LATE PAINTING: PATH UNDER THE ROSE ARCHES 1920-22
Monet is only an eye—yet what an eye.
And now, the flowering arches become a child’s scribbles,
broad scrawls, sprawls of color you can’t quite see:
braided ribbons of burgundy, navy, sienna, ochre, umber.
Each arch opens a passage, a tunnel, a path that leads on.
No more working en plein air, no more striving for the elusive
moment. No more series: stacks of wheat, a cathedral
in sunlight, trains at the station; no more smoke, fog,
the sun lying down on the sheaves. So many ways
to say good-bye. The short flicked brush strokes
that tried to catalog light’s changes now become gestures,
swoops and swirls. Monet said My poor eyesight makes
me see everything in a complete fog, and I’m feeling this, too—
something not yet diagnosed, needing more light to read.
Typos flit on the screen, escape my scrutiny. Lines fly off
the page, during a reading. But I’m not ready to quit,
and neither was he. Despite his growing cataracts,
he picked up a brush, having memorized the placement
of pigments on his palette, and started in on the water lilies,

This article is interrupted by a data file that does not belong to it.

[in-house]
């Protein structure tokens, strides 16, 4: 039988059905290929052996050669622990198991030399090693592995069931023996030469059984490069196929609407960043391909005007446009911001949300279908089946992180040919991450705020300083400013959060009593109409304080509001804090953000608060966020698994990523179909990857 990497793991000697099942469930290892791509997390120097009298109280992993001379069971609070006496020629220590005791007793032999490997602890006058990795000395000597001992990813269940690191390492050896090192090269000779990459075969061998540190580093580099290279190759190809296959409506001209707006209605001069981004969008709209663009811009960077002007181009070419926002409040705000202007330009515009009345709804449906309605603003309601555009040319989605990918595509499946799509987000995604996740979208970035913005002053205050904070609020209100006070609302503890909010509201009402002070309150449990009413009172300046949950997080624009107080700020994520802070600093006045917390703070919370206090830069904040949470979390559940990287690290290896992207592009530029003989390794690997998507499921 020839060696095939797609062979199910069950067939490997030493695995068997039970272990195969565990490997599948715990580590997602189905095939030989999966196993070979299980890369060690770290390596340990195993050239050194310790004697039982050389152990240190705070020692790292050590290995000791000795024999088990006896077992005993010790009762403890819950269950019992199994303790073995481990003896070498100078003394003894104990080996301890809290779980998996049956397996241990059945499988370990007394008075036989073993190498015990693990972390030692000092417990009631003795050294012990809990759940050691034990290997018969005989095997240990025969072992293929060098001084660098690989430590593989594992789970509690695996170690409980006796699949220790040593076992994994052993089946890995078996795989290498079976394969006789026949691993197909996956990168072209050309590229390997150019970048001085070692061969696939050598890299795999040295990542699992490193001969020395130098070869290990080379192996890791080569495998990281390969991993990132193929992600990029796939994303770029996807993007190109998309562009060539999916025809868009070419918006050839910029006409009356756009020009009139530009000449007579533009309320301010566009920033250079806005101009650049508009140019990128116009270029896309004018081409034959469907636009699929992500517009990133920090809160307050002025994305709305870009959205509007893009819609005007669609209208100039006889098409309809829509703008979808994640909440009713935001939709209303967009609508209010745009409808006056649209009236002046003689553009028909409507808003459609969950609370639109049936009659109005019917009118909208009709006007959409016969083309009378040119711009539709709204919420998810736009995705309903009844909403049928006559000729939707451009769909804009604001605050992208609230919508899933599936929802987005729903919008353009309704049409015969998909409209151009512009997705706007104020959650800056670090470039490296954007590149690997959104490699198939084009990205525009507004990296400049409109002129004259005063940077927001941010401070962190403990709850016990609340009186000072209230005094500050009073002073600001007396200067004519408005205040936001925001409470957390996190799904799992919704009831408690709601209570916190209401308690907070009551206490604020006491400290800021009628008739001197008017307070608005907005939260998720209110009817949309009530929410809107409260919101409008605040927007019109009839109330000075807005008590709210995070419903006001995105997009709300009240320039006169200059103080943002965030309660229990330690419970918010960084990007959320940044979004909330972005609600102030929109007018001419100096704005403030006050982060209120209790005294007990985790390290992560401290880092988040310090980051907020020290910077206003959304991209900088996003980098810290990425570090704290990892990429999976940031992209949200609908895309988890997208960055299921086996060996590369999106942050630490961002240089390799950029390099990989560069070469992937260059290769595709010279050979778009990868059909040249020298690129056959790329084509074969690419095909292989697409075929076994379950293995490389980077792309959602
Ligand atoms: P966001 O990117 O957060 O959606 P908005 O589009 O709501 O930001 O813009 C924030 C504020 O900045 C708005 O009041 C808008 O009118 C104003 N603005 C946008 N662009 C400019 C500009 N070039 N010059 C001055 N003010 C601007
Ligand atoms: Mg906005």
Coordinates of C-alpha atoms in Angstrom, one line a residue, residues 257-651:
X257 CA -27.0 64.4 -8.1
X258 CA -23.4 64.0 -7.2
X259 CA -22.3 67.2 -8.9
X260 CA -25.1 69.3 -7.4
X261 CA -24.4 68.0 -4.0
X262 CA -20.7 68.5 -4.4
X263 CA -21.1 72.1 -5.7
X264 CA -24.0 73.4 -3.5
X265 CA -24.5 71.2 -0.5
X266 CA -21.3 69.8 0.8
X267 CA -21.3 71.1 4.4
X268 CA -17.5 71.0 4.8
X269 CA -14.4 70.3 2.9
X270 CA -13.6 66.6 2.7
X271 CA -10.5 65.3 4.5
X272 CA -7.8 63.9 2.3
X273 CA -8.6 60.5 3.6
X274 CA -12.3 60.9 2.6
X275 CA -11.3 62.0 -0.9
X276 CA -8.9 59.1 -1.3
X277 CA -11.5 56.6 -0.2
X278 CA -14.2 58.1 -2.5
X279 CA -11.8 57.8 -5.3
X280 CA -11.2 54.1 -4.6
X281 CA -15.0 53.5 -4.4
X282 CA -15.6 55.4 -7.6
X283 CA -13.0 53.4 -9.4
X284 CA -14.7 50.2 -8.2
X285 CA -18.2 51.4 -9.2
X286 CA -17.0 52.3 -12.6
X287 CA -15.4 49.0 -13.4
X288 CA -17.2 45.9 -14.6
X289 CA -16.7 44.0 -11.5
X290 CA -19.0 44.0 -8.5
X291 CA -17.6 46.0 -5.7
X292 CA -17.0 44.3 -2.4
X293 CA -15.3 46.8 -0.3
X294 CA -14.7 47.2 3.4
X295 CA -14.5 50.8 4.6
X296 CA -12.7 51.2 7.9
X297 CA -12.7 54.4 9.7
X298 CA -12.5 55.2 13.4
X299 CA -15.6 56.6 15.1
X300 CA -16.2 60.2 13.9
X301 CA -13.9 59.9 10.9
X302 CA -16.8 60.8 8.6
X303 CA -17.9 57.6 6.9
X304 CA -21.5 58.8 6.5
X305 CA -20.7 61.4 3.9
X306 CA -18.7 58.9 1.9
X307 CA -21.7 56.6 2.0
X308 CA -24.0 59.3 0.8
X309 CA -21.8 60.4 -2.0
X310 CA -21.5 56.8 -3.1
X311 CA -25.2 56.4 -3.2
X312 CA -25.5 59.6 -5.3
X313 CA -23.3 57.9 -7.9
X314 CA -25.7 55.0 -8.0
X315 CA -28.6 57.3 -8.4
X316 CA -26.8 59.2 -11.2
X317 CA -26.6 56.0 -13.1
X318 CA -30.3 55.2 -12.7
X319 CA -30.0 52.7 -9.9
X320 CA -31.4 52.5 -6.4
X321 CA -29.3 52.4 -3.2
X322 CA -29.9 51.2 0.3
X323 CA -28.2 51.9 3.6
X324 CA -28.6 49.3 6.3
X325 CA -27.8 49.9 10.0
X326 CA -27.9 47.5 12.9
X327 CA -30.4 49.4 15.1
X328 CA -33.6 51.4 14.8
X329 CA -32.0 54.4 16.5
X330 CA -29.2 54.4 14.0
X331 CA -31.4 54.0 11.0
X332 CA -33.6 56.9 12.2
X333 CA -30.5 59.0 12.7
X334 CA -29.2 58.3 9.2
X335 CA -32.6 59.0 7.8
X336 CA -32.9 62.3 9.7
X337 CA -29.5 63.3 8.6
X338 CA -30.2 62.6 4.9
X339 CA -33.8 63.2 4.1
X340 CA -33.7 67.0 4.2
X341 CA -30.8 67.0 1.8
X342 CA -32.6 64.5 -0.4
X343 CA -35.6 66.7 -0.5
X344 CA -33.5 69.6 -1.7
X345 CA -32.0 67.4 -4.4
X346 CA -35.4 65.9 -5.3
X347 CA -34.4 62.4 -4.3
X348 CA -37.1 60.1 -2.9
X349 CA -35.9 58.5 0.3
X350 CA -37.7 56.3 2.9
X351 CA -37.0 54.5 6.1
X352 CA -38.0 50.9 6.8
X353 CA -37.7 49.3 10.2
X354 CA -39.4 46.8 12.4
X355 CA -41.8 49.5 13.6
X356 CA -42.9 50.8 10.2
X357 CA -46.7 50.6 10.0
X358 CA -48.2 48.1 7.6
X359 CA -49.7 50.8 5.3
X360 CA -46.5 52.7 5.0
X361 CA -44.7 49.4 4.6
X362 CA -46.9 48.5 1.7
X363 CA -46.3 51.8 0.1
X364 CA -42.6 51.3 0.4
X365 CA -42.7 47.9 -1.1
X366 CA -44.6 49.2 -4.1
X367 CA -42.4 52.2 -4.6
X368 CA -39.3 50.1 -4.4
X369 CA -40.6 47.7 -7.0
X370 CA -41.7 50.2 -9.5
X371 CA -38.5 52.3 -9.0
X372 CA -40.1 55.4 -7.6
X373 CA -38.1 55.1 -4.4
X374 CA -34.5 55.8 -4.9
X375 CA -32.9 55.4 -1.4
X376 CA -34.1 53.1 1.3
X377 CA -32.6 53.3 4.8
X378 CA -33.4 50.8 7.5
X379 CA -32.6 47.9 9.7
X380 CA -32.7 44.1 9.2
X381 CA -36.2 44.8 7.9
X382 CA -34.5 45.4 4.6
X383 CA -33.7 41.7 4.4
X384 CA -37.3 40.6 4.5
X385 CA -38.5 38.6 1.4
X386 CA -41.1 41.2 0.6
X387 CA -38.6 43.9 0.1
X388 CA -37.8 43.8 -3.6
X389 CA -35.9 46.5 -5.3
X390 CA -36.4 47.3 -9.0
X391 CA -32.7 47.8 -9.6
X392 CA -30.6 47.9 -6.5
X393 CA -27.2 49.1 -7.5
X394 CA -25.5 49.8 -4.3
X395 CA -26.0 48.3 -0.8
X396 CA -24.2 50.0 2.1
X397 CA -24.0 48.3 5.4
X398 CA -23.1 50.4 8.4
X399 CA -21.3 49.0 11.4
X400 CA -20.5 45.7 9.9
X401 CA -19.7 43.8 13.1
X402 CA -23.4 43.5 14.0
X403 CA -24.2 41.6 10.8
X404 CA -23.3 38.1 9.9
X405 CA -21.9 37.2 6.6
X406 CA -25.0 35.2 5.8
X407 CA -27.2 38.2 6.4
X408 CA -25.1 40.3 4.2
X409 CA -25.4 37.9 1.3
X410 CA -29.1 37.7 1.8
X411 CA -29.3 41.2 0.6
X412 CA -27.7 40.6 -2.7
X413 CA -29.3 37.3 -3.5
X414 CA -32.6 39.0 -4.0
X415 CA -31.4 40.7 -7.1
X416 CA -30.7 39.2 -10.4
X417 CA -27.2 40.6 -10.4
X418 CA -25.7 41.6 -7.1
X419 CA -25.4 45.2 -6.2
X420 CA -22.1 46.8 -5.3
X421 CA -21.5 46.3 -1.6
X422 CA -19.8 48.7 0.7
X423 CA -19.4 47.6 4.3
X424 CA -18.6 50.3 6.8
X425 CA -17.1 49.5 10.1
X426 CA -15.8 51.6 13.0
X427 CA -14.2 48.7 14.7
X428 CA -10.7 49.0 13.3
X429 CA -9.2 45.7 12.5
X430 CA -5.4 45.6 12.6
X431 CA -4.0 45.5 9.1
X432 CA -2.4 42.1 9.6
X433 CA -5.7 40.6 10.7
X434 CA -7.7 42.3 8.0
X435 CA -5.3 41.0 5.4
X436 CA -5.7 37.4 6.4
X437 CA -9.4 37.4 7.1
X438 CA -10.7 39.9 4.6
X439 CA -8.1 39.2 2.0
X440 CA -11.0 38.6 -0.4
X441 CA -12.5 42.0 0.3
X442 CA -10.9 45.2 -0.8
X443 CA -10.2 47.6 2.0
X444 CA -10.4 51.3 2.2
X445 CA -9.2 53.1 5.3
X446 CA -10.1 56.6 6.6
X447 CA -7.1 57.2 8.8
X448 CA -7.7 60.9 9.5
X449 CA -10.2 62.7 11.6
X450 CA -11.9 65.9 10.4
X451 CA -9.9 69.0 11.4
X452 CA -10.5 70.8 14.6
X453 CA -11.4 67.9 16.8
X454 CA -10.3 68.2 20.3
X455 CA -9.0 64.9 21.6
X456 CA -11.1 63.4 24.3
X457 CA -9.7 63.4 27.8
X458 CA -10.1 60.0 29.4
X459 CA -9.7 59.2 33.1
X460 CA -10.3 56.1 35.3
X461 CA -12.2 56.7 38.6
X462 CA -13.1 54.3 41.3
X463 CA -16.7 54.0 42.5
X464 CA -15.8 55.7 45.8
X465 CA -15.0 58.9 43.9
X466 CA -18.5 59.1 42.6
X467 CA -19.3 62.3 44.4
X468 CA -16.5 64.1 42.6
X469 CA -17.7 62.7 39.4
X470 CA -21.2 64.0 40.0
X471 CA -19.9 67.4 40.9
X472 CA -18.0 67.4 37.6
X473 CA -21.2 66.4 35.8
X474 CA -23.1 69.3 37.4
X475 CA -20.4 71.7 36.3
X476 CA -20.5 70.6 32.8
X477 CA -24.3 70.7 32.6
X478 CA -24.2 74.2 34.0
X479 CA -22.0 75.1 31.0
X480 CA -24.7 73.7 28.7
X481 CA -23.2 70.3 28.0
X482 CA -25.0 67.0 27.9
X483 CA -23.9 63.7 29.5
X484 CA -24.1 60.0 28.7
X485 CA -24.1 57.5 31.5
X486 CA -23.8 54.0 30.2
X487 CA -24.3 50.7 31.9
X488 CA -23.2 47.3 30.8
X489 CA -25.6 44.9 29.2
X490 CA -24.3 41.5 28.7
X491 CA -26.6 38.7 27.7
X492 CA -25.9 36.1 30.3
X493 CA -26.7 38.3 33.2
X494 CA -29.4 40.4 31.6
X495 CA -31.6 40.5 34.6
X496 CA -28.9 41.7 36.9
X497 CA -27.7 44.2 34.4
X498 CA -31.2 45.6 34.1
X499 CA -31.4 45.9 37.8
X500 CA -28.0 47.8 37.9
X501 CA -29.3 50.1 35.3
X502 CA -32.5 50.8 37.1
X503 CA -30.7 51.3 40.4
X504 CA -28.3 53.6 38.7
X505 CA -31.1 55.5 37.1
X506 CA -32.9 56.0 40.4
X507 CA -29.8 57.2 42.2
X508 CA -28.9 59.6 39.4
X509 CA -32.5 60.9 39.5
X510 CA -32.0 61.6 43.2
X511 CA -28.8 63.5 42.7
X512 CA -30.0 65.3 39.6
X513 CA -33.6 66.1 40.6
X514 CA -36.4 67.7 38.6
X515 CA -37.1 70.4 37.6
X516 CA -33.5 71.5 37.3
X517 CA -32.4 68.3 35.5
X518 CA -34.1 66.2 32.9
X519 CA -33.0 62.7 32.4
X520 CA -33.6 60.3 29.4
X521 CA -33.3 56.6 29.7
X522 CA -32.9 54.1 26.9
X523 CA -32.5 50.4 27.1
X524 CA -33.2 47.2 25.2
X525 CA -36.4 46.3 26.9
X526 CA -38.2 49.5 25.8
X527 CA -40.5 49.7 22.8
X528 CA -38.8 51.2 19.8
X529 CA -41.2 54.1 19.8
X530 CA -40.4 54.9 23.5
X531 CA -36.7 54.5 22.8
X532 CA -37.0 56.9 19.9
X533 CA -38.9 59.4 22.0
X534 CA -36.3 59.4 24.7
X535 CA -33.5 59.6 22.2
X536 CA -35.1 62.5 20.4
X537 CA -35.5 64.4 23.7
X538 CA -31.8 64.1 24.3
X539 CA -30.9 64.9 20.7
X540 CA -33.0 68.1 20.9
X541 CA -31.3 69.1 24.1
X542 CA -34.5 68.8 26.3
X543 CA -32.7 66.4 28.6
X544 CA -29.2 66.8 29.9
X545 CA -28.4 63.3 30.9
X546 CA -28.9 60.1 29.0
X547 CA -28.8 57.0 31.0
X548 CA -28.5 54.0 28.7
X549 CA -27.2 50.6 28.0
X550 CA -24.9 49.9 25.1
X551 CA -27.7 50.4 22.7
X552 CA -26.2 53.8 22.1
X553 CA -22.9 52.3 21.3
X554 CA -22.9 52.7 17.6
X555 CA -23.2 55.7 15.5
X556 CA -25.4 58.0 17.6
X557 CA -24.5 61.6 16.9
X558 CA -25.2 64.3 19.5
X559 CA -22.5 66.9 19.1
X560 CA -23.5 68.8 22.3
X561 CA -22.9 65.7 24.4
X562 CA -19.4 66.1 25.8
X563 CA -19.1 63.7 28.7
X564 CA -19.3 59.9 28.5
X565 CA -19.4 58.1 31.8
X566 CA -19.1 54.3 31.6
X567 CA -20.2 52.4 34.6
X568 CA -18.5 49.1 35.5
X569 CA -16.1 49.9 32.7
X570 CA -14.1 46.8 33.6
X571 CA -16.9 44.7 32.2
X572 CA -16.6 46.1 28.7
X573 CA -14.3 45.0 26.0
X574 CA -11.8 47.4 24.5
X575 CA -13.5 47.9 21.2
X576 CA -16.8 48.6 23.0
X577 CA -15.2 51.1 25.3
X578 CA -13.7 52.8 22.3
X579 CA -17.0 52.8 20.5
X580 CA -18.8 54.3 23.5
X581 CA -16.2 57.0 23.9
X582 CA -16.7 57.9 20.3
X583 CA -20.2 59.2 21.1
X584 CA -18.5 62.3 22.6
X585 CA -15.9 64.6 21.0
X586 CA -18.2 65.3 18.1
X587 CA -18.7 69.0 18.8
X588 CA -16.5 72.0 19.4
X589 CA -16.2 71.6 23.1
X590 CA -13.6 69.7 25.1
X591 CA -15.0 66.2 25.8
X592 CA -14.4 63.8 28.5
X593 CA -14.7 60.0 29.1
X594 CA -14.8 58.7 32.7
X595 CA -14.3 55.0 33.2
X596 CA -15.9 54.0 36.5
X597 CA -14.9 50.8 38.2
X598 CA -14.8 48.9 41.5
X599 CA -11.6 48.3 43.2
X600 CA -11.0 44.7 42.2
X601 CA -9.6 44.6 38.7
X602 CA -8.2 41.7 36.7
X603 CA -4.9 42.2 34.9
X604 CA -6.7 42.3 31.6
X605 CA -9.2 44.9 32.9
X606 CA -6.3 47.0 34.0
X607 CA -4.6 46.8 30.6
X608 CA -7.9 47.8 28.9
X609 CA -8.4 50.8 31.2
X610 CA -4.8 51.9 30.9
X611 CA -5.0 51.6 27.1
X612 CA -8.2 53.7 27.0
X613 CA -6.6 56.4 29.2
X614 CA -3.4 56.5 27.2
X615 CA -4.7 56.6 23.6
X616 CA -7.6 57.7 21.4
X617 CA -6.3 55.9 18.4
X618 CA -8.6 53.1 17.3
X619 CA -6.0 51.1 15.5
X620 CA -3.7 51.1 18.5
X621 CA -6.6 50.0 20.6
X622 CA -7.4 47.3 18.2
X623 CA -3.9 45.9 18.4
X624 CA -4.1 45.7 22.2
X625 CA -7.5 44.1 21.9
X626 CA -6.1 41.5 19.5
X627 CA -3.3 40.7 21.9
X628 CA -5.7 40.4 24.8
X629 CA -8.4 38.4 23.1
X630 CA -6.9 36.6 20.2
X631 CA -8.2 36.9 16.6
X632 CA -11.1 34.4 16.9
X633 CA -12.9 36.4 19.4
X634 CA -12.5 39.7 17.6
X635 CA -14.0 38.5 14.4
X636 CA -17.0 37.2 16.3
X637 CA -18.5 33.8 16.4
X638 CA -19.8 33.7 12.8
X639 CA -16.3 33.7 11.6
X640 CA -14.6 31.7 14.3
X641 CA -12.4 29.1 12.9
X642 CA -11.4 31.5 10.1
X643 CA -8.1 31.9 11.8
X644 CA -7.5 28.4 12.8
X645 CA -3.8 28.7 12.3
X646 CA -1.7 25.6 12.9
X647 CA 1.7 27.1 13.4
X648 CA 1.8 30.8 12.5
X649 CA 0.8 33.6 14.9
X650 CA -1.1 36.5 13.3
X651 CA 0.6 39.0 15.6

les Grandes Decorations, from the garden of his memory,
removing the horizon, letting the flowers float
on the deep blue waterfall of radiant light.
Barbara Crooker is a poetry editor for Italian Americana and author of nine full-length books of poetry, including Some Glad Morning in the Pitt Poetry Series (2019). Her awards include the WB Yeats Society of New York Award, the Thomas Merton Poetry of the Sacred Award, and three Pennsylvania Council on the Arts Creative Writing Fellowships. Her work appears in a variety of anthologies, including Common Wealth: Contemporary Poets on Pennsylvania, and The Bedford Introduction to Literature.